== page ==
Policy & Funding
Supporting Early Childhood Data Governance Policies
A new resource from the Early Childhood Data Collaborative looks into how state policymakers can support efforts to make more educated investments in early childhood programs through solidifying data governance bodies in each state.
For the 2017-2018 school year, total state funding for preschool programs was more than $8.15 billion and eight states increased the amount of spending on these programs by over $10 million from the prior school year, according to an annual report from the National Institute of Early Education Research.
However, the Early Childhood Data Collaborative (ECDC) argues in a new policy guide that funds directed toward early childhood programs, such as Head Start and preschool, would benefit from a more structured look at data-based outcomes to guide the investment decisions of state policymakers and other stakeholders.
The ECDC brief urges states to create data governance policies to collect information on the effectiveness of early childhood programs. These policies would enable states to collect data on these programs across state agencies to create a full picture of early childhood investments and be able to track outcomes.
Data governance policies would need to develop metrics and data sharing agreements to track progress toward state objectives for early childhood programs by securely integrating disconnected data and authorizing the use of integrated data for research and planning purposes.
Privacy policies should also be developed guide data collection around parental consent, disclosure of data to external parties and the appropriate uses of data among childhood agencies and departments. The policy guide shares information on governance policies in Pennsylvania, Minnesota and Wisconsin as models for other states to follow.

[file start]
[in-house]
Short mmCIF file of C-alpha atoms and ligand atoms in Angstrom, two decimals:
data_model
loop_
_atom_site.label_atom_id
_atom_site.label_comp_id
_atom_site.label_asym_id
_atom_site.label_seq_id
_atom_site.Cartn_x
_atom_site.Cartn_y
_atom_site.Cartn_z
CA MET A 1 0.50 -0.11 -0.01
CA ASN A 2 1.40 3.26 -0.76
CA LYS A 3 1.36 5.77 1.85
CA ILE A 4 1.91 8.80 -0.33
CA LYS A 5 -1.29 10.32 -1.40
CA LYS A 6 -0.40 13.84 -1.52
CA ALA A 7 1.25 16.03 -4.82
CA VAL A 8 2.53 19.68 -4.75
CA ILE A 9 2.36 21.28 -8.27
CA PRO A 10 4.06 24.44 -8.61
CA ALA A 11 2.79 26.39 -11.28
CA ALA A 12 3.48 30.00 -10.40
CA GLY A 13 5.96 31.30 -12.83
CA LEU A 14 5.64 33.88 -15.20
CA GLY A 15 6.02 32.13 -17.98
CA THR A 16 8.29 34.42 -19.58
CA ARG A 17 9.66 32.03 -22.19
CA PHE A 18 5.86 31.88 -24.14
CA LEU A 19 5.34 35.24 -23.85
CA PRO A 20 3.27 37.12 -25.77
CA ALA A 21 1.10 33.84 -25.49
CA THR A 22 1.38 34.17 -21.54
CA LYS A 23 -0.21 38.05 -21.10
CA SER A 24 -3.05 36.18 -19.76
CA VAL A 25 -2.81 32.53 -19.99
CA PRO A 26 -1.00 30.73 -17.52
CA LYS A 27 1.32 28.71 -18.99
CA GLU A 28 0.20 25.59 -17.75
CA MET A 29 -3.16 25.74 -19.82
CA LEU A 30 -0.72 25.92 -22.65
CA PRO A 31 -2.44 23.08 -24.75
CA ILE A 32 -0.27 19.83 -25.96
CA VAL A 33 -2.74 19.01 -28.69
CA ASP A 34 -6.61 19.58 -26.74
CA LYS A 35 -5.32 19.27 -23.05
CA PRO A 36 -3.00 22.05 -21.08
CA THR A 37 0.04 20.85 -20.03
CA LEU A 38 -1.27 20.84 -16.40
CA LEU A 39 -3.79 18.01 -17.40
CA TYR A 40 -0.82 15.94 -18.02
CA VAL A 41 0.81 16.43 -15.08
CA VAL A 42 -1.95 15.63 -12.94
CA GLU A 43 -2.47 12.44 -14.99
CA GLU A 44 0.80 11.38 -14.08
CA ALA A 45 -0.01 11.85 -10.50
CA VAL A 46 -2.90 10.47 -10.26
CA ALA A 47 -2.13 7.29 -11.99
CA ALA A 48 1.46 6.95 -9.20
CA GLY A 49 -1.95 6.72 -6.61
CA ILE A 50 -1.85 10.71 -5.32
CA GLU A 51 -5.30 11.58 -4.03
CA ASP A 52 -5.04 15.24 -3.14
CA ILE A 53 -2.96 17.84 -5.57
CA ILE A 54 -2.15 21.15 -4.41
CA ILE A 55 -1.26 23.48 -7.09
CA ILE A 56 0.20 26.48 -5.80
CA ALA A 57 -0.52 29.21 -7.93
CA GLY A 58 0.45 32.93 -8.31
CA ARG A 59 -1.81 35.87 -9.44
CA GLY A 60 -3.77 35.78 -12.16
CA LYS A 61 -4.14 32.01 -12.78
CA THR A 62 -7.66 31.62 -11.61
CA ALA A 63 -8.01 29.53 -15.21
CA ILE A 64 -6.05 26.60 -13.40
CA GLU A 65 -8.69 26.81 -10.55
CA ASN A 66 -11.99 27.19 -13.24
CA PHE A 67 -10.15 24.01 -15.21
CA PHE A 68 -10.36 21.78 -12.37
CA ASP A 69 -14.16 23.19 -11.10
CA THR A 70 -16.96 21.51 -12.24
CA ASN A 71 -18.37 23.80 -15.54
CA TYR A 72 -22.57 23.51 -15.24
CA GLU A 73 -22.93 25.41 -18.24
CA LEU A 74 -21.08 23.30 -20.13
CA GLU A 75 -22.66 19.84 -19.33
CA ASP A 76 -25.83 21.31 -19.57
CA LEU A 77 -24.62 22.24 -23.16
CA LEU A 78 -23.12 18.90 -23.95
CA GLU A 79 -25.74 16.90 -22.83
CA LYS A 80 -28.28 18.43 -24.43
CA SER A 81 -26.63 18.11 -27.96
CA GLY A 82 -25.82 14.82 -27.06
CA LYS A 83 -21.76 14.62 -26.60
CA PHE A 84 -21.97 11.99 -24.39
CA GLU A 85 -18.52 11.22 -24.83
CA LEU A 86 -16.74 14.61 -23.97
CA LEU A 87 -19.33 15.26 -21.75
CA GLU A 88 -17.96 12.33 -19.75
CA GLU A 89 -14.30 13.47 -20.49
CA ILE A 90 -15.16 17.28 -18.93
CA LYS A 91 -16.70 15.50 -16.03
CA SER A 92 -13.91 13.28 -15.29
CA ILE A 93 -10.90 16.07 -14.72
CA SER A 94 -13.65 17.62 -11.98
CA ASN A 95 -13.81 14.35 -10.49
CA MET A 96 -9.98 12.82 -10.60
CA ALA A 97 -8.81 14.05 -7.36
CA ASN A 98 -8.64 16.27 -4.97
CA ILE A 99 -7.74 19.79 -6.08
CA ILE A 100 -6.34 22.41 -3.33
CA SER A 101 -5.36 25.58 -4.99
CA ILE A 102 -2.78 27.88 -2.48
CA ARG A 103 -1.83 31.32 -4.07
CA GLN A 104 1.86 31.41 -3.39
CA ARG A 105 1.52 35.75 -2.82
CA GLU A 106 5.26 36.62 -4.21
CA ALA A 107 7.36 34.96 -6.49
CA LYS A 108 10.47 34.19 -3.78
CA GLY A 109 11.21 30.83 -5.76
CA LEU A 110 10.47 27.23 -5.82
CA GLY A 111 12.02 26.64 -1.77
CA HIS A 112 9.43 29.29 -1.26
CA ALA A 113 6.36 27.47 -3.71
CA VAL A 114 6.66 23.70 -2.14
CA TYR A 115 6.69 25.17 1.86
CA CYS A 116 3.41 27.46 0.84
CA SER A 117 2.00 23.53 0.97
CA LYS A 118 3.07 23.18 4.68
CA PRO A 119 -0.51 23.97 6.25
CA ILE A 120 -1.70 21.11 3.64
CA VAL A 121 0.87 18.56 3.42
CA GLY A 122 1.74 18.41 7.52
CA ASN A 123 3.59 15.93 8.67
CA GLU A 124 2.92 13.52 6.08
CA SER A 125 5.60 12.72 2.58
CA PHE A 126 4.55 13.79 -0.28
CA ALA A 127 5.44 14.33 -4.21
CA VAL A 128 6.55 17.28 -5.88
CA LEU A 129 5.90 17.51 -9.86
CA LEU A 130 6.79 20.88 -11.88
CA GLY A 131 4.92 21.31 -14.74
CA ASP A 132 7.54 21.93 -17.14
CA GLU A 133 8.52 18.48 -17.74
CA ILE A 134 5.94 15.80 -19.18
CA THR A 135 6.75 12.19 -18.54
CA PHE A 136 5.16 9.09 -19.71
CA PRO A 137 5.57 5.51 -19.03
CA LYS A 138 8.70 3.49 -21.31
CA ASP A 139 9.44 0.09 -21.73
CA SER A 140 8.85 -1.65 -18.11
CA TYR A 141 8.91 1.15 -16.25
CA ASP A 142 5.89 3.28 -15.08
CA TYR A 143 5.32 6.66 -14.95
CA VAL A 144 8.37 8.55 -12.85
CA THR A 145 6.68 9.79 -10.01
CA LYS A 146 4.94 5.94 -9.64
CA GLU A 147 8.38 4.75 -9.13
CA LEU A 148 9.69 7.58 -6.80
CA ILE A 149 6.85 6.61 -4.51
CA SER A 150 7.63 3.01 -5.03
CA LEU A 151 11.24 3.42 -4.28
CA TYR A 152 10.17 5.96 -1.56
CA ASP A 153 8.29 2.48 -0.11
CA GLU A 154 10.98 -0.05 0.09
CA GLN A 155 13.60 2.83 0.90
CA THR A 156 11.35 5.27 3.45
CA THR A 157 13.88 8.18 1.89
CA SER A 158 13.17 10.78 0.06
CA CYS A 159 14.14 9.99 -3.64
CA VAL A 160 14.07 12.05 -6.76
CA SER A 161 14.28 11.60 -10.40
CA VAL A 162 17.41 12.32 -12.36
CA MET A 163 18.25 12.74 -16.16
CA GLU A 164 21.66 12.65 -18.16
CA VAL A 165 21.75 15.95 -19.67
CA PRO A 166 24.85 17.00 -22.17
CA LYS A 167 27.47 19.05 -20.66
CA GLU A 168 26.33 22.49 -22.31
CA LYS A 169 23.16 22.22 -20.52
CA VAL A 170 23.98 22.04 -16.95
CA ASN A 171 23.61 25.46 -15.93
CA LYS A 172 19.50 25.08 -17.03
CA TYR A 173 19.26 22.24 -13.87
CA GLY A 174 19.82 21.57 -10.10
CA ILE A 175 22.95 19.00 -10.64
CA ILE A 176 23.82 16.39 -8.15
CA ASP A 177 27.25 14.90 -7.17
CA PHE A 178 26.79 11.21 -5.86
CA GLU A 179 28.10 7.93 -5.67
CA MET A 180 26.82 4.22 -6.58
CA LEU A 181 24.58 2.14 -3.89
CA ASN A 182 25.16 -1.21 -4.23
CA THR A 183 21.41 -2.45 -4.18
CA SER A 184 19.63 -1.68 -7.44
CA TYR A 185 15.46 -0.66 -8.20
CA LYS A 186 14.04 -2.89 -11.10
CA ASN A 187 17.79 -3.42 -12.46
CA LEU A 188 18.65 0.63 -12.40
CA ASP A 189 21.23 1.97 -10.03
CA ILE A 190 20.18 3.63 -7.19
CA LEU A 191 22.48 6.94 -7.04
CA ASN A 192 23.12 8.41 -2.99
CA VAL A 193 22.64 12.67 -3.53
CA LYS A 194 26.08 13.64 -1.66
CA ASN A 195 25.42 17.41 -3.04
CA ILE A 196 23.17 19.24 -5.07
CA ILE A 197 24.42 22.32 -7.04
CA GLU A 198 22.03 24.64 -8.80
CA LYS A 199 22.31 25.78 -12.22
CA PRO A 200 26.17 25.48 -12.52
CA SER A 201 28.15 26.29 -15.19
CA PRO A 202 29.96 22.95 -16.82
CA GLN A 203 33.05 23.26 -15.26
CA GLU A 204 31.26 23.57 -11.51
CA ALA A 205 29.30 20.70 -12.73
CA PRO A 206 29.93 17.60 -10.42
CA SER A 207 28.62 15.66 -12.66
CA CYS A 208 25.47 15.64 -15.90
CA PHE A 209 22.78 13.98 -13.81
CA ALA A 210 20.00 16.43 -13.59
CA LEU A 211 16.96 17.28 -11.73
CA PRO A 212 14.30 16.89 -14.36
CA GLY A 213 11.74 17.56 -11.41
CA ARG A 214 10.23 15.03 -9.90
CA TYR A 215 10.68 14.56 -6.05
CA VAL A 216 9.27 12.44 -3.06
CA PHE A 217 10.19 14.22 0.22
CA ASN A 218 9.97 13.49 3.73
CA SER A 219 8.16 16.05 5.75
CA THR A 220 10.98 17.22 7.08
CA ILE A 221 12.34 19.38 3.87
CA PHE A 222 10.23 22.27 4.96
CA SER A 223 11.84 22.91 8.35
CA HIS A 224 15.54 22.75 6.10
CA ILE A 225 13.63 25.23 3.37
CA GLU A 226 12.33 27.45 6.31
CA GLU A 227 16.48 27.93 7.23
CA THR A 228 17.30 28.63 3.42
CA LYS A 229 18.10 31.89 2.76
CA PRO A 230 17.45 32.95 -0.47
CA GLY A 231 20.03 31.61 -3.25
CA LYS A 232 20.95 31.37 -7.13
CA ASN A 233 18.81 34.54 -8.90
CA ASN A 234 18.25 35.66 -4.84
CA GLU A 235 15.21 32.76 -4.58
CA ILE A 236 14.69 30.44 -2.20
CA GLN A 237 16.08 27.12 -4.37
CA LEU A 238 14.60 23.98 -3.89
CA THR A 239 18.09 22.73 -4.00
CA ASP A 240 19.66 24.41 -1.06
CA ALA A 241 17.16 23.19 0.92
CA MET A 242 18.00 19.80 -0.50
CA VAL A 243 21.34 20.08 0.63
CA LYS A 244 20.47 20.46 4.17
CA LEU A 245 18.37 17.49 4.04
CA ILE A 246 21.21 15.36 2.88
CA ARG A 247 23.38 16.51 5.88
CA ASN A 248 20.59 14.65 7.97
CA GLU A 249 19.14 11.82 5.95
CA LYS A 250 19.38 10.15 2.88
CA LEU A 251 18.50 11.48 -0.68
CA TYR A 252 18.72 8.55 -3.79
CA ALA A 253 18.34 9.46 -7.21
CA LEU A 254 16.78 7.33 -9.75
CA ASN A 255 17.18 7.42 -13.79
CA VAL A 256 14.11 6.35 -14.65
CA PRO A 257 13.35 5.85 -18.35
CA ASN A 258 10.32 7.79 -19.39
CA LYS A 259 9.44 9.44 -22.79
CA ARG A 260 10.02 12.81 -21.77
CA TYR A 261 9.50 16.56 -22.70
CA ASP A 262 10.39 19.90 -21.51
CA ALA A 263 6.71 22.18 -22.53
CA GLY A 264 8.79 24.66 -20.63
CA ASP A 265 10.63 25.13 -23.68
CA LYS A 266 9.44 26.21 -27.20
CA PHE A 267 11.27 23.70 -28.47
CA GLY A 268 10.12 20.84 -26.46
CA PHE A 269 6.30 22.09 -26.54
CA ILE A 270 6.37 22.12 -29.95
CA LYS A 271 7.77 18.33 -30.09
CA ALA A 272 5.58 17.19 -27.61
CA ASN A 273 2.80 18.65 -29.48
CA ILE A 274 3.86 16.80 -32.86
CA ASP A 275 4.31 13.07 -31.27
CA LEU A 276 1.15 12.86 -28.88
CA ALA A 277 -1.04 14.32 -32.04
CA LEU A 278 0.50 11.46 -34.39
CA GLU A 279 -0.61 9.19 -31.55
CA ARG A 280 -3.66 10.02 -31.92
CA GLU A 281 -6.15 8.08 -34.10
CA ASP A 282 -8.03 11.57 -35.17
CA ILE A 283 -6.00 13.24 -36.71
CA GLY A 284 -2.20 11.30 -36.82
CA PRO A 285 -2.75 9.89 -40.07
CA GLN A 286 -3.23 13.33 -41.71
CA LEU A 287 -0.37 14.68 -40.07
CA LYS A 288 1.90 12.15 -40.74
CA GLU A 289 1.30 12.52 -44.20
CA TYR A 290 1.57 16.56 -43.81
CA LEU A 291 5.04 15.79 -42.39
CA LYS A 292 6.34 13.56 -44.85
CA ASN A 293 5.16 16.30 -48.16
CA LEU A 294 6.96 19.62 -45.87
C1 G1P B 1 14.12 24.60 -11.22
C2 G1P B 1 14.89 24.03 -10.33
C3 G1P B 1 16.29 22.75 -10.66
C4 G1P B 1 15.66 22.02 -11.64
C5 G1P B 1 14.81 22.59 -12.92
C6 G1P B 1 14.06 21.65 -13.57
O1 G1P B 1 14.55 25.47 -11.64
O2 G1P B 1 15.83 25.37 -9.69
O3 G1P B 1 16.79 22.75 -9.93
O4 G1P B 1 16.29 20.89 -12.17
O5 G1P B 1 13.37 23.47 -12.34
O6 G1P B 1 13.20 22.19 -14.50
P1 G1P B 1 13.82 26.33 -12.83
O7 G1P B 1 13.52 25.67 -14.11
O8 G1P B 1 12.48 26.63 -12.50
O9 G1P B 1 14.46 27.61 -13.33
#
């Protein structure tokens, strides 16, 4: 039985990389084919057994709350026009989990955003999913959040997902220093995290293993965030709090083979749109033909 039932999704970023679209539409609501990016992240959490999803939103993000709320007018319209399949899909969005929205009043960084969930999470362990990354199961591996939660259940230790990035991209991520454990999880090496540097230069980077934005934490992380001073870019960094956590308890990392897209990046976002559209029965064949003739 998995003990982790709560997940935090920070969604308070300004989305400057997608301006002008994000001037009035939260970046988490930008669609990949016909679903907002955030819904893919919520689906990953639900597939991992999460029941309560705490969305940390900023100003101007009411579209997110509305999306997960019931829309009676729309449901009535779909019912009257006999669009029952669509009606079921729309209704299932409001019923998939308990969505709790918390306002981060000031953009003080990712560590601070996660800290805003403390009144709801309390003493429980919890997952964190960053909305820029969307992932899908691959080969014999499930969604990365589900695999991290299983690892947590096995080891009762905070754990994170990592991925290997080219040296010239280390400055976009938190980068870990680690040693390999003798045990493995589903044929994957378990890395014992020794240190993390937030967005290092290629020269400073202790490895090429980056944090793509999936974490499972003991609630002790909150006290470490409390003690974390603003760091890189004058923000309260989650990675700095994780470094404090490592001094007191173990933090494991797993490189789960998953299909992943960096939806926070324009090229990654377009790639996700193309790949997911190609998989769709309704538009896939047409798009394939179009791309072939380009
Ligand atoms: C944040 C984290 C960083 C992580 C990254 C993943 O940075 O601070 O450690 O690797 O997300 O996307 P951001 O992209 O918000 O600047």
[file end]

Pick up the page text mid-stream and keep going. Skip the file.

When states start working on a data governance policy, the ECDC recommends that policymakers first identify critical questions that integrated data can help answer to inform future policy and program questions.
The policy brief urges state governance bodies to include:
- Cross-agency representation from programs serving young children and their families
- Authority to develop inter- and cross-agency data sharing agreements to align data standards and processes that support integration
- Oversight of data privacy policies and use of integrated early childhood data
- Decision-making power to identify priorities for data collection, uses of integrated data and reporting requirements to inform policies
- Responsibility to secure funding to implement data integration goals
- Transparent and clear information for families about how their data will be used and protected
More information on the current efforts of states to create data governance policies can be found here.
Sara Friedman is a reporter/producer for Campus Technology, THE Journal and STEAM Universe covering education policy and a wide range of other public-sector IT topics.
Friedman is a graduate of Ithaca College, where she studied journalism, politics and international communications.
Friedman can be contacted at firstname.lastname@example.org or follow her on Twitter @SaraEFriedman.
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